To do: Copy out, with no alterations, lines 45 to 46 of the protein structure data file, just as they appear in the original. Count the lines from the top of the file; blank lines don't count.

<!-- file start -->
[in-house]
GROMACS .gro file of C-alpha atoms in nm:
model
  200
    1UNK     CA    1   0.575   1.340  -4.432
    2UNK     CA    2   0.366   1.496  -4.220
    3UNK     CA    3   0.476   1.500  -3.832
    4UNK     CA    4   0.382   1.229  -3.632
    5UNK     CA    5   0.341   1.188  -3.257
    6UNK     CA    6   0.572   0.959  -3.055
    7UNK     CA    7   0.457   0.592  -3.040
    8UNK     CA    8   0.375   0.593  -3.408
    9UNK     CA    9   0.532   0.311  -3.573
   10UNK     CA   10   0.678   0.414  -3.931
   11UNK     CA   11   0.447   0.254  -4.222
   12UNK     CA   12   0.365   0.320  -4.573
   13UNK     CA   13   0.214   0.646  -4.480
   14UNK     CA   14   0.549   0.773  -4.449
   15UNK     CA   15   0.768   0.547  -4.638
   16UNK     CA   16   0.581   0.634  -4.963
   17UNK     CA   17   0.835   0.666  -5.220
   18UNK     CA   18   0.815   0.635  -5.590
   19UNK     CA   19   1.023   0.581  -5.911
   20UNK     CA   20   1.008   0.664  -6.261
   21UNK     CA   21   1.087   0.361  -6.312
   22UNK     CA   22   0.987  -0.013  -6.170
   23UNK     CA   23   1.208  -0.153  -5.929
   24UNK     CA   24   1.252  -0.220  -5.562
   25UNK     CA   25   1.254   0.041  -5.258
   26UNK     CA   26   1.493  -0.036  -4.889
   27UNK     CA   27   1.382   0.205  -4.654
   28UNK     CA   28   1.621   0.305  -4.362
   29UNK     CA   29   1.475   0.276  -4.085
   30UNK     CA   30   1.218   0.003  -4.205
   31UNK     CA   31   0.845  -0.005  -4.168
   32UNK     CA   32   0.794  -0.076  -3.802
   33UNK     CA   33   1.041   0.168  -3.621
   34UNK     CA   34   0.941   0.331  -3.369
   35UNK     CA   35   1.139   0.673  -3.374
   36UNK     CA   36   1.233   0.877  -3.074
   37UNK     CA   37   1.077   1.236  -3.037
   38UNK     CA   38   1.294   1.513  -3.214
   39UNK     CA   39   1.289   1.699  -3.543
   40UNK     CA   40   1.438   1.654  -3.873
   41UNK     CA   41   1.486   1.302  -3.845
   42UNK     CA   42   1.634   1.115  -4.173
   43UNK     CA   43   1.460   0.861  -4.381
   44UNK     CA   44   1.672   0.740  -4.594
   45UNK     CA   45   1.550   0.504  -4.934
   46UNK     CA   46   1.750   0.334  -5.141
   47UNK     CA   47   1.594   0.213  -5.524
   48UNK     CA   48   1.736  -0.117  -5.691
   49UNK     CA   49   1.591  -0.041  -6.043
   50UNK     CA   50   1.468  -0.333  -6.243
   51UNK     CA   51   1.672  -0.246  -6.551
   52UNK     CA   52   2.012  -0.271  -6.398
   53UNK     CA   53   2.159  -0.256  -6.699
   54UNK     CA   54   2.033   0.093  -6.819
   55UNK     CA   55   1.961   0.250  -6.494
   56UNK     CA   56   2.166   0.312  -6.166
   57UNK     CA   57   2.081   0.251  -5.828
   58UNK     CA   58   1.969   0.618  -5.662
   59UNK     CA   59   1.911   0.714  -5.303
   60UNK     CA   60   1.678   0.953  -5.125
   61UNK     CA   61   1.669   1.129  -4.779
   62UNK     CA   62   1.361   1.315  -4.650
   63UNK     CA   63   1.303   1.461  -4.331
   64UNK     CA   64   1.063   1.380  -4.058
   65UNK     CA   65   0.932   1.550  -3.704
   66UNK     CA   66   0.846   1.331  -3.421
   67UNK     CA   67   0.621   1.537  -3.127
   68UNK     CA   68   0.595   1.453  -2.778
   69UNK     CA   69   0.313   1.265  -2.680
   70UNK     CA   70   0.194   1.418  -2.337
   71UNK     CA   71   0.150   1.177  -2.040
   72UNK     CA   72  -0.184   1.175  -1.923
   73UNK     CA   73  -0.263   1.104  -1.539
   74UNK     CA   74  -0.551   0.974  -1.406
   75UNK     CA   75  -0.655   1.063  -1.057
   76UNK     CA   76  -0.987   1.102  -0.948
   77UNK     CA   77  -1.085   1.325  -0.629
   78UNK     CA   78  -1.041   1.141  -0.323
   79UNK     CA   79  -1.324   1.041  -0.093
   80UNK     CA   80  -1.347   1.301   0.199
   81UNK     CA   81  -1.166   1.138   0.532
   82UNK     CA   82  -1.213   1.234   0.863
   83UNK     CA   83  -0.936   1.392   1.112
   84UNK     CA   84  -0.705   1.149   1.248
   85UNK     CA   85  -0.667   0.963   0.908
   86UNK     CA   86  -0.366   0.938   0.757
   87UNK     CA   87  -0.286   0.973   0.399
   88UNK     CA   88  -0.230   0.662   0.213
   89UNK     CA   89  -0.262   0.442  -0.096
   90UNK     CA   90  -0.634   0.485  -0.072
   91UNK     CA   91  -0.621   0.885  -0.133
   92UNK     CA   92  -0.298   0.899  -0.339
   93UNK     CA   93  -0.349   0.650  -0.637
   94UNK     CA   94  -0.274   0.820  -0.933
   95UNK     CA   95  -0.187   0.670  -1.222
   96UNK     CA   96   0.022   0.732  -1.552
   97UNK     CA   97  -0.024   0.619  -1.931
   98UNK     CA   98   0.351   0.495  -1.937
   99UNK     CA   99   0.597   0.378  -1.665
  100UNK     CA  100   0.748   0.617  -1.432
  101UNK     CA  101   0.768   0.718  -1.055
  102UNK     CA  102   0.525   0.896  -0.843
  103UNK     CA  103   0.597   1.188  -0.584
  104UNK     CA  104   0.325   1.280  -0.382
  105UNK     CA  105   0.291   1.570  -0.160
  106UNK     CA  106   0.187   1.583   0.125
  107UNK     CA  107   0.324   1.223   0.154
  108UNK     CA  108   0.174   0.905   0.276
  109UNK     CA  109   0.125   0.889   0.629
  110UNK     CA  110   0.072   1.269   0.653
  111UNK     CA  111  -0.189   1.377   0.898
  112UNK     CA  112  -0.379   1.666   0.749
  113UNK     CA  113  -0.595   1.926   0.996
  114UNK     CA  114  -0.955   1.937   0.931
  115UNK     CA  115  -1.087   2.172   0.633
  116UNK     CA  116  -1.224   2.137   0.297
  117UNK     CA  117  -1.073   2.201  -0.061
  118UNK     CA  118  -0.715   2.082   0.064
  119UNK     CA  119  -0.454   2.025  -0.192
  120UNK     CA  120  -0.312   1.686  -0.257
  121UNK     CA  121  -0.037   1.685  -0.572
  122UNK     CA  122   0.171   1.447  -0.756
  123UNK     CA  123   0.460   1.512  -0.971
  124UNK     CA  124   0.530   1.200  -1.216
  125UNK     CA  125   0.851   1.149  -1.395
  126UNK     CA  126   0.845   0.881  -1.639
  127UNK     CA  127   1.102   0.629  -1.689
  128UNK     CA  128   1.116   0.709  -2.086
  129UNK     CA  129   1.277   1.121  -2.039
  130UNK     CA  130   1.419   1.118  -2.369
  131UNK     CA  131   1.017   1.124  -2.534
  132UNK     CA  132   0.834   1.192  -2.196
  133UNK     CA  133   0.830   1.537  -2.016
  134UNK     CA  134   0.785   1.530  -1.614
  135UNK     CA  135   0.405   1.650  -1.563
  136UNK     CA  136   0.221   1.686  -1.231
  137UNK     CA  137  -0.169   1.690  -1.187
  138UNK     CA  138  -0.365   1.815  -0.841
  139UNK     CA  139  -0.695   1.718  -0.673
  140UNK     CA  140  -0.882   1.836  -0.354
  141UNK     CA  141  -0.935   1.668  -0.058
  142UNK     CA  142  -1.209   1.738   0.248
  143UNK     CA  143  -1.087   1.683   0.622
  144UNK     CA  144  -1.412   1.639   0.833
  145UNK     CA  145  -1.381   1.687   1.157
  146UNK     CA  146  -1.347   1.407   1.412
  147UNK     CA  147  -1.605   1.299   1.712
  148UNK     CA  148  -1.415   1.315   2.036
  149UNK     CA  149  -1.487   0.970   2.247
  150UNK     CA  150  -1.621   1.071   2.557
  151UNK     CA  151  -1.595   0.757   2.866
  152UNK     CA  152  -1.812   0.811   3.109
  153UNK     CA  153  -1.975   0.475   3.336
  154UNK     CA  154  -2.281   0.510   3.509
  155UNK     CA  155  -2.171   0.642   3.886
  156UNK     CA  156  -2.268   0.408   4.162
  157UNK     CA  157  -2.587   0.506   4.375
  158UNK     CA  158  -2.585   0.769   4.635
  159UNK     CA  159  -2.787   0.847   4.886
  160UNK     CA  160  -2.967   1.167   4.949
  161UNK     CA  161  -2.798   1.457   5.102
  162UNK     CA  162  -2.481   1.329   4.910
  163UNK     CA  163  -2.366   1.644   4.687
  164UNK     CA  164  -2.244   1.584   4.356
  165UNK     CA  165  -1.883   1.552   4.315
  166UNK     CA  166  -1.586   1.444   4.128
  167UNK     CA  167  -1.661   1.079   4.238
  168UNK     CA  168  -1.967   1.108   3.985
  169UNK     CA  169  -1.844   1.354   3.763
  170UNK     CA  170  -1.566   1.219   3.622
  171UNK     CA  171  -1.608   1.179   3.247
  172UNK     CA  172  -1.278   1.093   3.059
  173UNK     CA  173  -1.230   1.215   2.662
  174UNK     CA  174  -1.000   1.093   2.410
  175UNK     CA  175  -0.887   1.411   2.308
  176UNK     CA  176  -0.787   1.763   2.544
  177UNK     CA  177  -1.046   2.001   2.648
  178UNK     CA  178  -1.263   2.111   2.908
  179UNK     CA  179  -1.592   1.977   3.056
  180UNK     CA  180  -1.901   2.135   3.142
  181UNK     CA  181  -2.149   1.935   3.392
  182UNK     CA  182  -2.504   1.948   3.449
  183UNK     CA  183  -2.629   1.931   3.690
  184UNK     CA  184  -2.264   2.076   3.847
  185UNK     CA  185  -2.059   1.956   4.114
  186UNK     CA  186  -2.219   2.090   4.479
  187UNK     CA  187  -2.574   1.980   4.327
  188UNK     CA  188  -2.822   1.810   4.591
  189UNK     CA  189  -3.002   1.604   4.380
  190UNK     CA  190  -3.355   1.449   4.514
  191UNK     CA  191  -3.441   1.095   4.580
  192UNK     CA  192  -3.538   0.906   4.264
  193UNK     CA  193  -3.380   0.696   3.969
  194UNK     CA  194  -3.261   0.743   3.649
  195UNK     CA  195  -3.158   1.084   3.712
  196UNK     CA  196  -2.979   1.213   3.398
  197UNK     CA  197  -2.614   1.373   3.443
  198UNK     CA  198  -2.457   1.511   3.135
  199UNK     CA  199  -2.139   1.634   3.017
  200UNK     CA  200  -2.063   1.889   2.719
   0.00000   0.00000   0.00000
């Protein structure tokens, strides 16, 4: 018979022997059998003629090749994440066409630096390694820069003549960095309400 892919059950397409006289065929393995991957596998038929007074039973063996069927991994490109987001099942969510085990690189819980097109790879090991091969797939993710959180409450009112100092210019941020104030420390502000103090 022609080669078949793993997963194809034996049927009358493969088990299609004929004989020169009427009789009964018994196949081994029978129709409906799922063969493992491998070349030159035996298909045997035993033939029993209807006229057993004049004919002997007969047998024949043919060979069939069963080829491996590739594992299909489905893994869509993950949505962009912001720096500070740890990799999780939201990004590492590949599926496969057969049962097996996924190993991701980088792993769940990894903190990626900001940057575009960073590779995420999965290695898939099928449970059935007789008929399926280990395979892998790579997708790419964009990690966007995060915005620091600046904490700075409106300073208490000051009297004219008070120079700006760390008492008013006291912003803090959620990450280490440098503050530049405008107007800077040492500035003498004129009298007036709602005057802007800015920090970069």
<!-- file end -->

   41UNK     CA   41   1.486   1.302  -3.845
   42UNK     CA   42   1.634   1.115  -4.173